2) Modernizing the global trade system: The president should also offer a full-throated defense of the two major trade agreements his team is negotiating now. Affecting two-thirds of the global economy, these two big trade agreements will usher in a period of renewal and modernization of our global trading system. The last period of structural reform took place before the advent of the Internet and our recent wave of globalization. For this system to remain relevant, it will need an extended period of modernization, as new innovations like 3-D printing and peer-to-peer banking will challenge the current, very 20th century, orientation of our global trade system; new voices from the developing world will need to have far greater influence in shaping a more modern system.

3) Keeping the Internet open and free: There has perhaps never been a tool as powerful for advancing the global liberal order as the Internet. It should be a far more important priority of the president to ensure the Internet stays open and free for the people of the world in the years ahead. A combination of factors – increasingly powerful cybercriminals, efforts by despotic nations to seize control over Internet governance, growing censorship and very legitimate fears about privacy – all have made the Internet far more fragile an undertaking than is commonly understood. In his speech this week, the president should offer an aggressive defense of the Internet, make clear he will oppose greater governmental control over it, and reaffirm his commitment to the current multi-stakeholder system of Internet governance.

4) Expansion of the Security Council: The president should acknowledge that the current structure of the United Nations Security Council no longer represents the world as it is today. He can begin by suggesting that the three largest countries in the world not on the permanent council – India, Indonesia and Brazil – be added. More reforms should be considered.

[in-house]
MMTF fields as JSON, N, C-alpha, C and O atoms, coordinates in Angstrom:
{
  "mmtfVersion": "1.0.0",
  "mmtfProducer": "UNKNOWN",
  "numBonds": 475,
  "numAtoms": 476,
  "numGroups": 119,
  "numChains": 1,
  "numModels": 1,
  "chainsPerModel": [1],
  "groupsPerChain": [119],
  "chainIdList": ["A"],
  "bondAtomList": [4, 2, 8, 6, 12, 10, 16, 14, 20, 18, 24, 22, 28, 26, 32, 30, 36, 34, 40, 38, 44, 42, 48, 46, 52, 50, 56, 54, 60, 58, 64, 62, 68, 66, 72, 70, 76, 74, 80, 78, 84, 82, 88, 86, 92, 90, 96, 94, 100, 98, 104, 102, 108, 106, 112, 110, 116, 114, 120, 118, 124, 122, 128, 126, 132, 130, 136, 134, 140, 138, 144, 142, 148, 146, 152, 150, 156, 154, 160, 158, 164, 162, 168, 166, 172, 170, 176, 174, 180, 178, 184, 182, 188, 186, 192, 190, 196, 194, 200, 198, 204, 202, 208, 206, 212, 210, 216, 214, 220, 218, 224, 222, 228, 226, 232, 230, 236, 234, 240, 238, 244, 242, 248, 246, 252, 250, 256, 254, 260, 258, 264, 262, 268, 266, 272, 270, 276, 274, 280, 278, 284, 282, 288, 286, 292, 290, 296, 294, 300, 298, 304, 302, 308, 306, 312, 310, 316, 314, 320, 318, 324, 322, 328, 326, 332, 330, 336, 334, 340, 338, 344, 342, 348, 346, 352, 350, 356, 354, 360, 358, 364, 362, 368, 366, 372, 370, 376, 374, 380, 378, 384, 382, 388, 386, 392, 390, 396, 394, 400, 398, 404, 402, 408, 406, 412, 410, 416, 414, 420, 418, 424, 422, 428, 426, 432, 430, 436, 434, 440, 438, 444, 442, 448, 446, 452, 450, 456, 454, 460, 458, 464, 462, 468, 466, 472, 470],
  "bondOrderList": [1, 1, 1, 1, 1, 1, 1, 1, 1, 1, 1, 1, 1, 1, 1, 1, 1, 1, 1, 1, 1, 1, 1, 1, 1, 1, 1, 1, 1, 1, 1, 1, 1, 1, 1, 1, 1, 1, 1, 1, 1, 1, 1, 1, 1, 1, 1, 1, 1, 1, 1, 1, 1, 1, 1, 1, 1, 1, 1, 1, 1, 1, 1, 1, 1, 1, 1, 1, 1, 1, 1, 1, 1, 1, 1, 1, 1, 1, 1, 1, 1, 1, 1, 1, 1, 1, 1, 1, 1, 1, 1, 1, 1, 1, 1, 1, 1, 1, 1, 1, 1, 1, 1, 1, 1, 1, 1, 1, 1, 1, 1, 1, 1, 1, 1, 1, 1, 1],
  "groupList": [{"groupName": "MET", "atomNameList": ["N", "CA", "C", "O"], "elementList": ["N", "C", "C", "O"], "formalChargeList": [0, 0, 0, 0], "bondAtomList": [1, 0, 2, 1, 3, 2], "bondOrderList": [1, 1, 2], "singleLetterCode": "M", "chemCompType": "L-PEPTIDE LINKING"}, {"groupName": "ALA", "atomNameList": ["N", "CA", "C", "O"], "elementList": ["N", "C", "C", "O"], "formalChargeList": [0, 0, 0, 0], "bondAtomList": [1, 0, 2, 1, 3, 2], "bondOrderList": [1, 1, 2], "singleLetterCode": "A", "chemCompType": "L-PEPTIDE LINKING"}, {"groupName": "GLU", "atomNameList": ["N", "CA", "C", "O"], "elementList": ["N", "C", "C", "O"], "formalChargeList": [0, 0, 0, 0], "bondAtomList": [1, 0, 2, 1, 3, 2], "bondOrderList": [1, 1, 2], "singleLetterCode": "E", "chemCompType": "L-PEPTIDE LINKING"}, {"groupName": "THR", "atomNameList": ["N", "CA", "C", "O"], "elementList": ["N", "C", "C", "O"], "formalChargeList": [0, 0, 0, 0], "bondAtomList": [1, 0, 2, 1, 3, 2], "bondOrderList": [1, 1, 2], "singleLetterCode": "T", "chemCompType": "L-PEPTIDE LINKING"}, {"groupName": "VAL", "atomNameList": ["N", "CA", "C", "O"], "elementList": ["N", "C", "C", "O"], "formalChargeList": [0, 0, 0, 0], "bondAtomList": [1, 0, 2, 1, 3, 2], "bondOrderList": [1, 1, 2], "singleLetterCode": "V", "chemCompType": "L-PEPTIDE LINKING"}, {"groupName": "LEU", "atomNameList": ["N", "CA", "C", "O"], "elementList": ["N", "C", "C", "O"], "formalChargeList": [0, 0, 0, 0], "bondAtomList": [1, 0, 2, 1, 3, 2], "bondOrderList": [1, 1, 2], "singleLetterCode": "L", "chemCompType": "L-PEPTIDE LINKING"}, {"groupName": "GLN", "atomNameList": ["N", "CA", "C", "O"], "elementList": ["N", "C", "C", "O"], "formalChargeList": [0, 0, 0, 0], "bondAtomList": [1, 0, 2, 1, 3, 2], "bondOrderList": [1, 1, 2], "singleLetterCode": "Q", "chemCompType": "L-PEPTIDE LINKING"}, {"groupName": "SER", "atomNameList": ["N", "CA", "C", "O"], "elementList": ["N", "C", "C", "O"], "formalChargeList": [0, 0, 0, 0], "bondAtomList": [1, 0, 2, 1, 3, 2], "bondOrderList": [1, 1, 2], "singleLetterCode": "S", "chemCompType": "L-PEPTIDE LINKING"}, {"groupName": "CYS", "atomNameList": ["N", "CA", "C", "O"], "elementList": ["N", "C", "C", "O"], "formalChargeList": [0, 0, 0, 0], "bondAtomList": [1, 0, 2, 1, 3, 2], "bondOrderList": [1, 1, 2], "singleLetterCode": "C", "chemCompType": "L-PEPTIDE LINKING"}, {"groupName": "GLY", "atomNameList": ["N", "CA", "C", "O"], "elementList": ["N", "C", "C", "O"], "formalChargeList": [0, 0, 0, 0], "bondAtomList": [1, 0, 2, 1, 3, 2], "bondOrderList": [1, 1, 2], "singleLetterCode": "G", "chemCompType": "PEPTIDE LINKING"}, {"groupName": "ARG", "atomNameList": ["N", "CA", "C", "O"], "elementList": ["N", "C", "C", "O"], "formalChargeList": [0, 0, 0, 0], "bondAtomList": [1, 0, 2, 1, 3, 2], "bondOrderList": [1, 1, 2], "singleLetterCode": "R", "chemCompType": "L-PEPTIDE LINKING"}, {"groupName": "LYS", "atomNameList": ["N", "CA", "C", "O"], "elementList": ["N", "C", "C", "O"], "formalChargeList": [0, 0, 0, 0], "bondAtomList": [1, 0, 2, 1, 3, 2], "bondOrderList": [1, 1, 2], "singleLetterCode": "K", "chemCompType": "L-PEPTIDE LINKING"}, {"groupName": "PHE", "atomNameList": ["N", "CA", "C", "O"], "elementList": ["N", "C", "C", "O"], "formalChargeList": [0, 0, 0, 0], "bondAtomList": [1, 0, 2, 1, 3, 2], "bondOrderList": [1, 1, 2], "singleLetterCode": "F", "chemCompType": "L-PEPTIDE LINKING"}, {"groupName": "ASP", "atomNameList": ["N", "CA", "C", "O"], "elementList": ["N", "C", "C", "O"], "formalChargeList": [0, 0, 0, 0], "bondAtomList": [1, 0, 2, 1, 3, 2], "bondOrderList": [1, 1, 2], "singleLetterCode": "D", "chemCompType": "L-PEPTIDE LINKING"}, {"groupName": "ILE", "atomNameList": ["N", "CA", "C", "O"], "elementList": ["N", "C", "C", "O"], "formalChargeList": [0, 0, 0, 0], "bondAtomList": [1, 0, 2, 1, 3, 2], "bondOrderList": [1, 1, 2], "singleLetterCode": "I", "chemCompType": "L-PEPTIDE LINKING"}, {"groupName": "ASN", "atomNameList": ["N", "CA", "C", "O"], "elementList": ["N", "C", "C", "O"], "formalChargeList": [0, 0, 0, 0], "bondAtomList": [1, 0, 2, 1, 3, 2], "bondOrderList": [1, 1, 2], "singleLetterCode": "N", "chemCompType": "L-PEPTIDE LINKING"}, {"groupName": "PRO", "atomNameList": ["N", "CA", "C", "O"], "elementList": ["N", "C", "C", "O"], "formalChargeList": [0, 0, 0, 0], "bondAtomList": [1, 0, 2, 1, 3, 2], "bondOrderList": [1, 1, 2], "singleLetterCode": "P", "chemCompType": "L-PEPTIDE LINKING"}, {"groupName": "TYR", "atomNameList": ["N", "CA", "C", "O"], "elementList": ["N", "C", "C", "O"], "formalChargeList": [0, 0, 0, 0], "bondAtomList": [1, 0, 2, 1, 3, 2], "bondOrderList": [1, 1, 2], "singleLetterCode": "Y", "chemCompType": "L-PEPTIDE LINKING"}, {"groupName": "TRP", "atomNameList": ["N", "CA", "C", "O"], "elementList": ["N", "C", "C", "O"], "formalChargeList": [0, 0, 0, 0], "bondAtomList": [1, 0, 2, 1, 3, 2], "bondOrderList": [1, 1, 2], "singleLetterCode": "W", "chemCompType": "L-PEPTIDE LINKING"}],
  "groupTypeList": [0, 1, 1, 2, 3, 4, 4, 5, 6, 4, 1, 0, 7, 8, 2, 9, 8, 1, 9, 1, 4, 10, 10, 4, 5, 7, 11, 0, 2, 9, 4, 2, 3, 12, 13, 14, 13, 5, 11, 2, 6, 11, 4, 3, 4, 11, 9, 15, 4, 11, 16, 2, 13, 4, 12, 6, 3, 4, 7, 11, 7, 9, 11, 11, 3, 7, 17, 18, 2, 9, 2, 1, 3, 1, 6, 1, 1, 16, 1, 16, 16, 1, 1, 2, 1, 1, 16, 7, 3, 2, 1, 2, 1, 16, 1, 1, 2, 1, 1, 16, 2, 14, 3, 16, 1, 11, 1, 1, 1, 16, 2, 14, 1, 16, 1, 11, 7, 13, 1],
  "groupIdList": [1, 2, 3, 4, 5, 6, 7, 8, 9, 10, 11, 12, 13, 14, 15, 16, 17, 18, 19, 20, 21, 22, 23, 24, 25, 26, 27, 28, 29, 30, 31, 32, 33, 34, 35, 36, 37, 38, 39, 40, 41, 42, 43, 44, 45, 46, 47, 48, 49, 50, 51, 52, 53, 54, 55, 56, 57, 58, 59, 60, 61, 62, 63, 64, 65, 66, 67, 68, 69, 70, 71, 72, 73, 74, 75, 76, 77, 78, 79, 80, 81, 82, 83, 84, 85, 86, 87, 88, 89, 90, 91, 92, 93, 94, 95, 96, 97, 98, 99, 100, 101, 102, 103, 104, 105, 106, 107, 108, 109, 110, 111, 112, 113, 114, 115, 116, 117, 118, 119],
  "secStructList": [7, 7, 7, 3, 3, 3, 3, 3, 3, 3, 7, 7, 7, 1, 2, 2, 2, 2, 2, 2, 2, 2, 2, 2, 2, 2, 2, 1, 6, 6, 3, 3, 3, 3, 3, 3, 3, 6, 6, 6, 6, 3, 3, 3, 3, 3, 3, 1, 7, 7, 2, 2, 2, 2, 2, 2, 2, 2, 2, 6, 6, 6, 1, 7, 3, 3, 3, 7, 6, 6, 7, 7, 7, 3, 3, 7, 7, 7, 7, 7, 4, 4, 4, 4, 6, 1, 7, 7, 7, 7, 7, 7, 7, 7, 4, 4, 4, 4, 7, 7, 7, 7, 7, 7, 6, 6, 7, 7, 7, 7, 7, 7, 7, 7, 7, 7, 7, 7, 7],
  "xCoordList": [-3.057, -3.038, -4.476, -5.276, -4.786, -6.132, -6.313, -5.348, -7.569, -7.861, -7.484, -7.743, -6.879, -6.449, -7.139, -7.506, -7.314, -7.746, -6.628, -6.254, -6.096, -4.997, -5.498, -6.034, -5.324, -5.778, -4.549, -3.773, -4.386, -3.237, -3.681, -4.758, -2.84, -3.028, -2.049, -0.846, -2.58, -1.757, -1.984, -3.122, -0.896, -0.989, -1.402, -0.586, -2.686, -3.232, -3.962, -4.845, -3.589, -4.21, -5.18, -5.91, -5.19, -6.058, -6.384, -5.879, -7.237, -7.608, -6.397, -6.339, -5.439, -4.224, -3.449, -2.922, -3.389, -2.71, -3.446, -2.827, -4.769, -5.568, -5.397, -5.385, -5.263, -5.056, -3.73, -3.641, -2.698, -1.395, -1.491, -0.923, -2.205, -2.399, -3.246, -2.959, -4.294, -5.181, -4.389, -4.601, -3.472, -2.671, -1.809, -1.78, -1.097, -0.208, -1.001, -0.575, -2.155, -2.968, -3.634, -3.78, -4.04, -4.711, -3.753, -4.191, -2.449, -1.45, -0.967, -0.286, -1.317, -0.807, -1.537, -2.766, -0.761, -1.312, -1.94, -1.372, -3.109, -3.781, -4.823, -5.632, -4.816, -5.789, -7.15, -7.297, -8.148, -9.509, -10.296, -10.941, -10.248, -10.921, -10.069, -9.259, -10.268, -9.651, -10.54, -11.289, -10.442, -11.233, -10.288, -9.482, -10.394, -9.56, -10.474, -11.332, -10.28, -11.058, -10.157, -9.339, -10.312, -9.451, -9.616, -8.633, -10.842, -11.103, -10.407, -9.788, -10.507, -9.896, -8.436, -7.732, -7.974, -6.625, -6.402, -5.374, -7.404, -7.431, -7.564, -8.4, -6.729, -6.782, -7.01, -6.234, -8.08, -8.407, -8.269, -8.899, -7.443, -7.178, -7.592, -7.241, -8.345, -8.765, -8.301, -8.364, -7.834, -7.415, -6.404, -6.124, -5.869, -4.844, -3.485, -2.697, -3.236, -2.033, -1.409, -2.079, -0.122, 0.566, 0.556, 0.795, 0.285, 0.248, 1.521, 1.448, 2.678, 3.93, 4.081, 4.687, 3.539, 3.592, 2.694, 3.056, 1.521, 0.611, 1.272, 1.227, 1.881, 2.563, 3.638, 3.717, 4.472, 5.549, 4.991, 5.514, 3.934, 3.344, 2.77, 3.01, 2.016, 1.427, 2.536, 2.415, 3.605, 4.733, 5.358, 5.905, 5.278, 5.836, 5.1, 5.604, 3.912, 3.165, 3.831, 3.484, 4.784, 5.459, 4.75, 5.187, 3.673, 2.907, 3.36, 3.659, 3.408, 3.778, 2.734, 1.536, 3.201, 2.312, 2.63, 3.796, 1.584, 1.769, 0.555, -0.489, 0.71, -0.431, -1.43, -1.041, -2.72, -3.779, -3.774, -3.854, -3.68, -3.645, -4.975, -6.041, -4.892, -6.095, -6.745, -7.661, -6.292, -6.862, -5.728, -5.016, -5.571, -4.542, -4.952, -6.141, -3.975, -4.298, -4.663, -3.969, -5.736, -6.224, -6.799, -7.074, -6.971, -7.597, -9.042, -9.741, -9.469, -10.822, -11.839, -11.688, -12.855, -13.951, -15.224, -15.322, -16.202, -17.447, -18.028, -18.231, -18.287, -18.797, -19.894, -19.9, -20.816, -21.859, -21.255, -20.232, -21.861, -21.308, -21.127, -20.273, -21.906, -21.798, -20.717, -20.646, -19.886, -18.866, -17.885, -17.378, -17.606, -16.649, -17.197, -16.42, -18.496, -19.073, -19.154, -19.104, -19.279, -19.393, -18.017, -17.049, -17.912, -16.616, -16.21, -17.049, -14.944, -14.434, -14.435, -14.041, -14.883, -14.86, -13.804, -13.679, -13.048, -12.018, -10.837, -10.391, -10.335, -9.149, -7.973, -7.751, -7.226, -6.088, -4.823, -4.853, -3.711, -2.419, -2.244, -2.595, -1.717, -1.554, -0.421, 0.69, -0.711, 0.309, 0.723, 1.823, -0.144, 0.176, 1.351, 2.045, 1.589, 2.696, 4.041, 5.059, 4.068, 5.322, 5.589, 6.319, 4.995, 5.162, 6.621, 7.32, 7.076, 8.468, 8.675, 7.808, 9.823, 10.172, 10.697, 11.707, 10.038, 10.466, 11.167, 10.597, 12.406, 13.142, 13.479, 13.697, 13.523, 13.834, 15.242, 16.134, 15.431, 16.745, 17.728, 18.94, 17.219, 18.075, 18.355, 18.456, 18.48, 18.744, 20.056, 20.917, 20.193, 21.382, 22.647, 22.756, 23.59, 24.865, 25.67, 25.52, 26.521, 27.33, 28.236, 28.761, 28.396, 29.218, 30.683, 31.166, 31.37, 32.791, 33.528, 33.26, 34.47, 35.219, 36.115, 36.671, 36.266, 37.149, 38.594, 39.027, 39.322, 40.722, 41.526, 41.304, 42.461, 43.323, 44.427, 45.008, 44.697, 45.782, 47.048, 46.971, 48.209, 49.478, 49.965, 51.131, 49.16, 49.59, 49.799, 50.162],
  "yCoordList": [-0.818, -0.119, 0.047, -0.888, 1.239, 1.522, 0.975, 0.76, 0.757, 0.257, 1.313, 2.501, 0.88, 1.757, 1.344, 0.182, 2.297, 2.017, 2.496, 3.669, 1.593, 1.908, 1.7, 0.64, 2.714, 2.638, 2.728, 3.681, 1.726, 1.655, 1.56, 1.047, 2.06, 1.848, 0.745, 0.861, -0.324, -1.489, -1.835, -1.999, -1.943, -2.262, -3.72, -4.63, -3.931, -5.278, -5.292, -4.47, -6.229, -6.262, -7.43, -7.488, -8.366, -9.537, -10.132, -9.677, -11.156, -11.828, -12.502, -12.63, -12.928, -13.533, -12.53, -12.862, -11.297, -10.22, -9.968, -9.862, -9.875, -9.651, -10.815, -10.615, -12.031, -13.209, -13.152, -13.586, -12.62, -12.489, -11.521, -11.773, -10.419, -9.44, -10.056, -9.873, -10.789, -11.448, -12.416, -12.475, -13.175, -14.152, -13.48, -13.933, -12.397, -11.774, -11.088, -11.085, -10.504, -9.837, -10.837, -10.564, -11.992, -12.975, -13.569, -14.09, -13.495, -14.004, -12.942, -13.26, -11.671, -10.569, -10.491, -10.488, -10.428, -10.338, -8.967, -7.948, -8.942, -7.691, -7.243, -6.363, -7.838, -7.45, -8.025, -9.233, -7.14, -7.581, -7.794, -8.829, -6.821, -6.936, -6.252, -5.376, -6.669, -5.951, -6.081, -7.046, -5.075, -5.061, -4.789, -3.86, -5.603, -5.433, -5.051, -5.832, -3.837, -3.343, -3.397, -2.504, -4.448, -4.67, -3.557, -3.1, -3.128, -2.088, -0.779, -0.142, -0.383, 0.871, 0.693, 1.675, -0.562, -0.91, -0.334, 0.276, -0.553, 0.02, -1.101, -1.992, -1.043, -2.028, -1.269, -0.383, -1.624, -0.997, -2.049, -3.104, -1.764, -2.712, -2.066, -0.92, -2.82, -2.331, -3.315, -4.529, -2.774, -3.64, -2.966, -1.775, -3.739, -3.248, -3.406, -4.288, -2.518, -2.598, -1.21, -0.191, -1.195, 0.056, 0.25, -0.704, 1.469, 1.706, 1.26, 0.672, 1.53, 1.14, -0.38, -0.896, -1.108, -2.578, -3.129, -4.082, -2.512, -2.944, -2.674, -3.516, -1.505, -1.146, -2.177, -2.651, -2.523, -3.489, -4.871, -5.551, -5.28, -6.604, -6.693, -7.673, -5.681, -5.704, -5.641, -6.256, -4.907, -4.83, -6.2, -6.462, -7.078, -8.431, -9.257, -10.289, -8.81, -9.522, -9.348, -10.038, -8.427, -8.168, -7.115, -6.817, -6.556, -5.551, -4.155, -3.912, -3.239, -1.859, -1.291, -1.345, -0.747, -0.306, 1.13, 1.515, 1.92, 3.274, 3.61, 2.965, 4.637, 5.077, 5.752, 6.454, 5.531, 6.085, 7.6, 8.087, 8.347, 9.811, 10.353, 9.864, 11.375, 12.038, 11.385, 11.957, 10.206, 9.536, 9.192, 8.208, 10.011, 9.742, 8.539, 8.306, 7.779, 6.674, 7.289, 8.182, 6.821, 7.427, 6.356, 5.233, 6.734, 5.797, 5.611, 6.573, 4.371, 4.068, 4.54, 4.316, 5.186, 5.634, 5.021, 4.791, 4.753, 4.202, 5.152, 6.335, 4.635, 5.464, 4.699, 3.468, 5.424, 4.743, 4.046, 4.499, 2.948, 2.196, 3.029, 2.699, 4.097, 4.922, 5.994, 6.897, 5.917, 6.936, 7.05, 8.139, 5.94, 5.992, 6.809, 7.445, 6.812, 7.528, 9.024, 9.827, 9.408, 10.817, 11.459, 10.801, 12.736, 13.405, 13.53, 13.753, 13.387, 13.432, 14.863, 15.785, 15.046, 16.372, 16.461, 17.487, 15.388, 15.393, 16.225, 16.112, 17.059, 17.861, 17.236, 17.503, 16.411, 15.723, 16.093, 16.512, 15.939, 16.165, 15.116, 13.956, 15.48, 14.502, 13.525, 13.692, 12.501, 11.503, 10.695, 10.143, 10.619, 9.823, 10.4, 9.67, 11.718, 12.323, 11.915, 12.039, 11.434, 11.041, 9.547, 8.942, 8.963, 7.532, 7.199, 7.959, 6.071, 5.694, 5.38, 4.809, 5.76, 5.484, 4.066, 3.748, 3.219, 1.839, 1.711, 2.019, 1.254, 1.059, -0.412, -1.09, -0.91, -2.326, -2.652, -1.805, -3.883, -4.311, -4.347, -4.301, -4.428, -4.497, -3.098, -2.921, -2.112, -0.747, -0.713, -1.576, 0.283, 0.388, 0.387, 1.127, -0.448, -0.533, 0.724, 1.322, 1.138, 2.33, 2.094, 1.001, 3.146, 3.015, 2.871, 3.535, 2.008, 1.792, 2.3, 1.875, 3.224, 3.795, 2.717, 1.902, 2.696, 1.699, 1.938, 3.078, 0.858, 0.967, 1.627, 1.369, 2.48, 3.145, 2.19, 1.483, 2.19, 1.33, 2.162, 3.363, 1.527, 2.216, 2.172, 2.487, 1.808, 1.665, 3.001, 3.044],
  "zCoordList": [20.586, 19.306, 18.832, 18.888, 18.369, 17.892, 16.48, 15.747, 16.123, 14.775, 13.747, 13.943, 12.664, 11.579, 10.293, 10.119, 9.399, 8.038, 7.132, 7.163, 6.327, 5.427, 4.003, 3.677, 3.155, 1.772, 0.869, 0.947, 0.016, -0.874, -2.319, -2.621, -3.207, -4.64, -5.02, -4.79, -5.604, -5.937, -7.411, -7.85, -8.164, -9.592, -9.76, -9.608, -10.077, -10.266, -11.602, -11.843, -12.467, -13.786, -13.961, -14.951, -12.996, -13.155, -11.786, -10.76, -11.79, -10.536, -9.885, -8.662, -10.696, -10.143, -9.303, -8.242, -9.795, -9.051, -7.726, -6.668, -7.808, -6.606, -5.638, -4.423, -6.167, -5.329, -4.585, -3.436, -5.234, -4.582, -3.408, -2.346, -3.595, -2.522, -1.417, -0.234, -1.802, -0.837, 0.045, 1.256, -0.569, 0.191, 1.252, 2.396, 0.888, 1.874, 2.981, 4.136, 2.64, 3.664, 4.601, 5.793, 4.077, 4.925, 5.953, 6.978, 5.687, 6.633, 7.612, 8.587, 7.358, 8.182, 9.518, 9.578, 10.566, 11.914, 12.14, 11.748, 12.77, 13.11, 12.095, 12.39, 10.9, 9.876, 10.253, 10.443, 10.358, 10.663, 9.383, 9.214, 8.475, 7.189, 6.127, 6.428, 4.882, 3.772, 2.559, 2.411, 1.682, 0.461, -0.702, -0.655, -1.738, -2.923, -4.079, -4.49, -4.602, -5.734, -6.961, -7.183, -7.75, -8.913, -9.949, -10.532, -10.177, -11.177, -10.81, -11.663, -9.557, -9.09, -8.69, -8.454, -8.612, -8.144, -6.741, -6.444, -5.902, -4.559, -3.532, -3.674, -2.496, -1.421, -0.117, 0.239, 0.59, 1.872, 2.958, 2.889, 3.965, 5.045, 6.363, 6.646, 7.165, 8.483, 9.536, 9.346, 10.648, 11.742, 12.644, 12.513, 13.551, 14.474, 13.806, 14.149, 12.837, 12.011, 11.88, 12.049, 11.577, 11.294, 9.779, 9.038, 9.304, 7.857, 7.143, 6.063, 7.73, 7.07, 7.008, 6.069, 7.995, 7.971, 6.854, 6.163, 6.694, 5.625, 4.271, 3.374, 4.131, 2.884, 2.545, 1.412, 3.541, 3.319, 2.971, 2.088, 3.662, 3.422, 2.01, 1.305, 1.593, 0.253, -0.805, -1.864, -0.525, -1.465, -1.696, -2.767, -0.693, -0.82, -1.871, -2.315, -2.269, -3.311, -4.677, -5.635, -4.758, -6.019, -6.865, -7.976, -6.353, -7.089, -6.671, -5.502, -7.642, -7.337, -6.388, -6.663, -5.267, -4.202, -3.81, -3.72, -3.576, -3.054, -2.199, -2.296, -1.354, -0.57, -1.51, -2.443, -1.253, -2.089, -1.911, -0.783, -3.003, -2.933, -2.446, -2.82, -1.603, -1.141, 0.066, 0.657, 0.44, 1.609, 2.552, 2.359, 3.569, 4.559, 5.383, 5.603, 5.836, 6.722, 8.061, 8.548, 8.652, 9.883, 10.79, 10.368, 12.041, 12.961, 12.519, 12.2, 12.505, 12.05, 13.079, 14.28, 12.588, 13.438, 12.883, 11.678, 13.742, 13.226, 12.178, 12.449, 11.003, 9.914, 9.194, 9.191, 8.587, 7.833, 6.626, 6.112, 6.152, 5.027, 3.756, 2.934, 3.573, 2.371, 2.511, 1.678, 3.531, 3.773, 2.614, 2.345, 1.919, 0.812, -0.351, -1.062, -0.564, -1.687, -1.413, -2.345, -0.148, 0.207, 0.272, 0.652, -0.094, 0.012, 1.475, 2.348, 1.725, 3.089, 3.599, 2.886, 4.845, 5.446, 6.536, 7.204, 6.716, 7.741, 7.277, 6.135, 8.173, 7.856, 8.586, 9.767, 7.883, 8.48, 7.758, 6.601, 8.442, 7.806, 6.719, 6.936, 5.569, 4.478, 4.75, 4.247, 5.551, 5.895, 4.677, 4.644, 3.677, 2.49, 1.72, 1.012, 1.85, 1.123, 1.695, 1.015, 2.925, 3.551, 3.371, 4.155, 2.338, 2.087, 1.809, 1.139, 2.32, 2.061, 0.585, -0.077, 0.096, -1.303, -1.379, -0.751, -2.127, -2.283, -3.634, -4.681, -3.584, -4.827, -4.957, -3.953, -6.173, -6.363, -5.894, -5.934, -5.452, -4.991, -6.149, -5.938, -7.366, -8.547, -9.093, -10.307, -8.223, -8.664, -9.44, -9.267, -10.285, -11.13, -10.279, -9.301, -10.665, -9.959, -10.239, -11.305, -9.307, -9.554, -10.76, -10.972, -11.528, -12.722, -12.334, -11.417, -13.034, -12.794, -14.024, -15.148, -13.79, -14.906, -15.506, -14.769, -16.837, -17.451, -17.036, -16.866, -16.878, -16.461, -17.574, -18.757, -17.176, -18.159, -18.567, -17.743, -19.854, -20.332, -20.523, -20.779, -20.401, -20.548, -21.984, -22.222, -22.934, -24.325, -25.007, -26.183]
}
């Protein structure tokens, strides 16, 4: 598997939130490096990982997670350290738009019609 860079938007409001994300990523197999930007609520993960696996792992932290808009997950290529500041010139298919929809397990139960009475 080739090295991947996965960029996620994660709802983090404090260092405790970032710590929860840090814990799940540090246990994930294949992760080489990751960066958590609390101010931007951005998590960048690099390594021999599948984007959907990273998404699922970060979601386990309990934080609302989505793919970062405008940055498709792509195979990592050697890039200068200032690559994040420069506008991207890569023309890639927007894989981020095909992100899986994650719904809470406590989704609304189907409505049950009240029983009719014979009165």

Like an old building needing an upgrade, the liberal international order, now almost 70 years old, needs to go through a period of renewal and reform. The president should lead this effort. This order has helped usher in a remarkable period of prosperity and relative peace in the world. As the world changes, and a long period of Western dominance of world affairs comes to an end, the need to modernize and maintain this order is perhaps the greatest responsibility the American president has today. I hope our president can begin this conversation in his speech to the U.N., and begin a discussion that will ensure the values articulated in Franklin Delano Roosevelt’s “four freedoms” prevail in this uncertain but promising century.


Related writings/videos:

An Enduring Legacy: The Democratic Party and Free and Open Trade, January 21st, 2014, Huffington Post.  The global system created by Presidents FDR and Truman has done more to create opportunity, reduce poverty and advance democracy than perhaps any other policies in history. 

Forward, or Backward? October 25th, 2012, Letras Libres.  The English language version of my major essay about the 2012 elections which originally appeared in the October issue of the Mexico City based Spanish language journal, Letras Libres.

Video: The Age of Possibility,  April 29th, 2011, Tisch College, Tufts University. Simon Rosenberg explores the notion that we are entering an era of unprecedented opportunity and possibility, and that more is possible today for the people of the world than ever before.

Crafting an American Response to the Rise of the Rest, January 21, 2010, Salon.com. In this essay written for Salon, Simon lays out three strategies for the Obama Administration to craft a comprehensive response to the new politics of the 21st Century.

Meeting the Challenges of the 21st Century, July 24, 2009, Demos.  An essay which ran as part of a leading British think tank's series of essays on the future of center-left politics.

Obama: No Realist He, June 16, 2009, Huffington Post. Simon offers some thoughts about Obama's global brand in the early days of the Iranian uprising. The essay drew many comments in its more than 24 hours on the front page of Huffington Post.